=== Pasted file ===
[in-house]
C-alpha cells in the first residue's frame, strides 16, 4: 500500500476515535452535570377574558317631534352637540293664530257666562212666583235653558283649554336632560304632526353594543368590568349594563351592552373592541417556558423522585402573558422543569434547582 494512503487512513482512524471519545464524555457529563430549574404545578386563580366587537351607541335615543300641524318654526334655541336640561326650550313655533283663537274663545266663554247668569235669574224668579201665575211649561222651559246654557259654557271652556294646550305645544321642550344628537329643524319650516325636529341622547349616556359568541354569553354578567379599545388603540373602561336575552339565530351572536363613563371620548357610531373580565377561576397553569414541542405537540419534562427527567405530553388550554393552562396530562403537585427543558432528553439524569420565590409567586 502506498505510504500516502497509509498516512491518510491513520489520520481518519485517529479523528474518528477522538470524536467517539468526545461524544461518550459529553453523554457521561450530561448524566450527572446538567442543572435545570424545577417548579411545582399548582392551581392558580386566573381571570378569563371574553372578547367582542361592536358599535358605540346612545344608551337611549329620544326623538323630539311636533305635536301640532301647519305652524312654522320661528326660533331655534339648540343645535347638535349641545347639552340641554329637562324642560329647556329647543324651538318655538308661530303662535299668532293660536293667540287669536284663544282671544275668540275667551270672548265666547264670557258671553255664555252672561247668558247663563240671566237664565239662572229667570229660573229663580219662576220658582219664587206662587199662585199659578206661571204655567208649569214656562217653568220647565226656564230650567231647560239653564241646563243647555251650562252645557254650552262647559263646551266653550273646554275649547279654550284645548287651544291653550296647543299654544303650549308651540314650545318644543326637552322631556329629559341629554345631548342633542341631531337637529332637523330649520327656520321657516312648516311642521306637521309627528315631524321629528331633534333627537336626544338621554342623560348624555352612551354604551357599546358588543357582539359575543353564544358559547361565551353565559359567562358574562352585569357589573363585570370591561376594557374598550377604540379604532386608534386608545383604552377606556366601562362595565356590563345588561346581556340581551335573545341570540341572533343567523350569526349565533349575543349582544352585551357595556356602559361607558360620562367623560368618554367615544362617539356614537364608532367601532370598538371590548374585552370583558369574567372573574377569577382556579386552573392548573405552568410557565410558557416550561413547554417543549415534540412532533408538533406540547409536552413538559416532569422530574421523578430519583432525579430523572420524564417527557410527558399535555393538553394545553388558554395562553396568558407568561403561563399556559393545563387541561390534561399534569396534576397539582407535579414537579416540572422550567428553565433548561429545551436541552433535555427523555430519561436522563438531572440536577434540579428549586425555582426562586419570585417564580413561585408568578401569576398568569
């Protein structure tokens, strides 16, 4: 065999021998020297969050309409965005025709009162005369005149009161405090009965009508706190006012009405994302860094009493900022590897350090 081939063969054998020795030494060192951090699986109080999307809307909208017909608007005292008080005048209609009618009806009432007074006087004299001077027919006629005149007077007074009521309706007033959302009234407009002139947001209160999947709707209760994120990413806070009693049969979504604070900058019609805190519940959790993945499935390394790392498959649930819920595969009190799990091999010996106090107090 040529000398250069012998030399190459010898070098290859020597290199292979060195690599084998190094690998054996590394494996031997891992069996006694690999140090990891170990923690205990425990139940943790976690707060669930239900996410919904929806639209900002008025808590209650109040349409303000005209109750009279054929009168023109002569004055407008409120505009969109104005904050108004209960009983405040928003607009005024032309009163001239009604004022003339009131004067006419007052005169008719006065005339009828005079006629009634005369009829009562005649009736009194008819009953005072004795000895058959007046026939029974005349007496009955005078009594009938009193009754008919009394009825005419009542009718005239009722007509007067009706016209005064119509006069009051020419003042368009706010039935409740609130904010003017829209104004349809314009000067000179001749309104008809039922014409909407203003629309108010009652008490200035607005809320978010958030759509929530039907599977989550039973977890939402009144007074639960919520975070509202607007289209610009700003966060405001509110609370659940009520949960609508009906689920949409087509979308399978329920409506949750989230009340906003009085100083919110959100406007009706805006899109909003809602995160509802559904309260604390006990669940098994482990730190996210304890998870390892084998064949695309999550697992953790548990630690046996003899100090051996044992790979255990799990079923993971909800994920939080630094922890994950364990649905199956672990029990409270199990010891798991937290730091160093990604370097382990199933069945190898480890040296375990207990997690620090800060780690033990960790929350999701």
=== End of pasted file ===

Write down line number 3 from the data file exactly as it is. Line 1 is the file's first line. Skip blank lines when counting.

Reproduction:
């Protein structure tokens, strides 16, 4: 065999021998020297969050309409965005025709009162005369005149009161405090009965009508706190006012009405994302860094009493900022590897350090 081939063969054998020795030494060192951090699986109080999307809307909208017909608007005292008080005048209609009618009806009432007074006087004299001077027919006629005149007077007074009521309706007033959302009234407009002139947001209160999947709707209760994120990413806070009693049969979504604070900058019609805190519940959790993945499935390394790392498959649930819920595969009190799990091999010996106090107090 040529000398250069012998030399190459010898070098290859020597290199292979060195690599084998190094690998054996590394494996031997891992069996006694690999140090990891170990923690205990425990139940943790976690707060669930239900996410919904929806639209900002008025808590209650109040349409303000005209109750009279054929009168023109002569004055407008409120505009969109104005904050108004209960009983405040928003607009005024032309009163001239009604004022003339009131004067006419007052005169008719006065005339009828005079006629009634005369009829009562005649009736009194008819009953005072004795000895058959007046026939029974005349007496009955005078009594009938009193009754008919009394009825005419009542009718005239009722007509007067009706016209005064119509006069009051020419003042368009706010039935409740609130904010003017829209104004349809314009000067000179001749309104008809039922014409909407203003629309108010009652008490200035607005809320978010958030759509929530039907599977989550039973977890939402009144007074639960919520975070509202607007289209610009700003966060405001509110609370659940009520949960609508009906689920949409087509979308399978329920409506949750989230009340906003009085100083919110959100406007009706805006899109909003809602995160509802559904309260604390006990669940098994482990730190996210304890998870390892084998064949695309999550697992953790548990630690046996003899100090051996044992790979255990799990079923993971909800994920939080630094922890994950364990649905199956672990029990409270199990010891798991937290730091160093990604370097382990199933069945190898480890040296375990207990997690620090800060780690033990960790929350999701």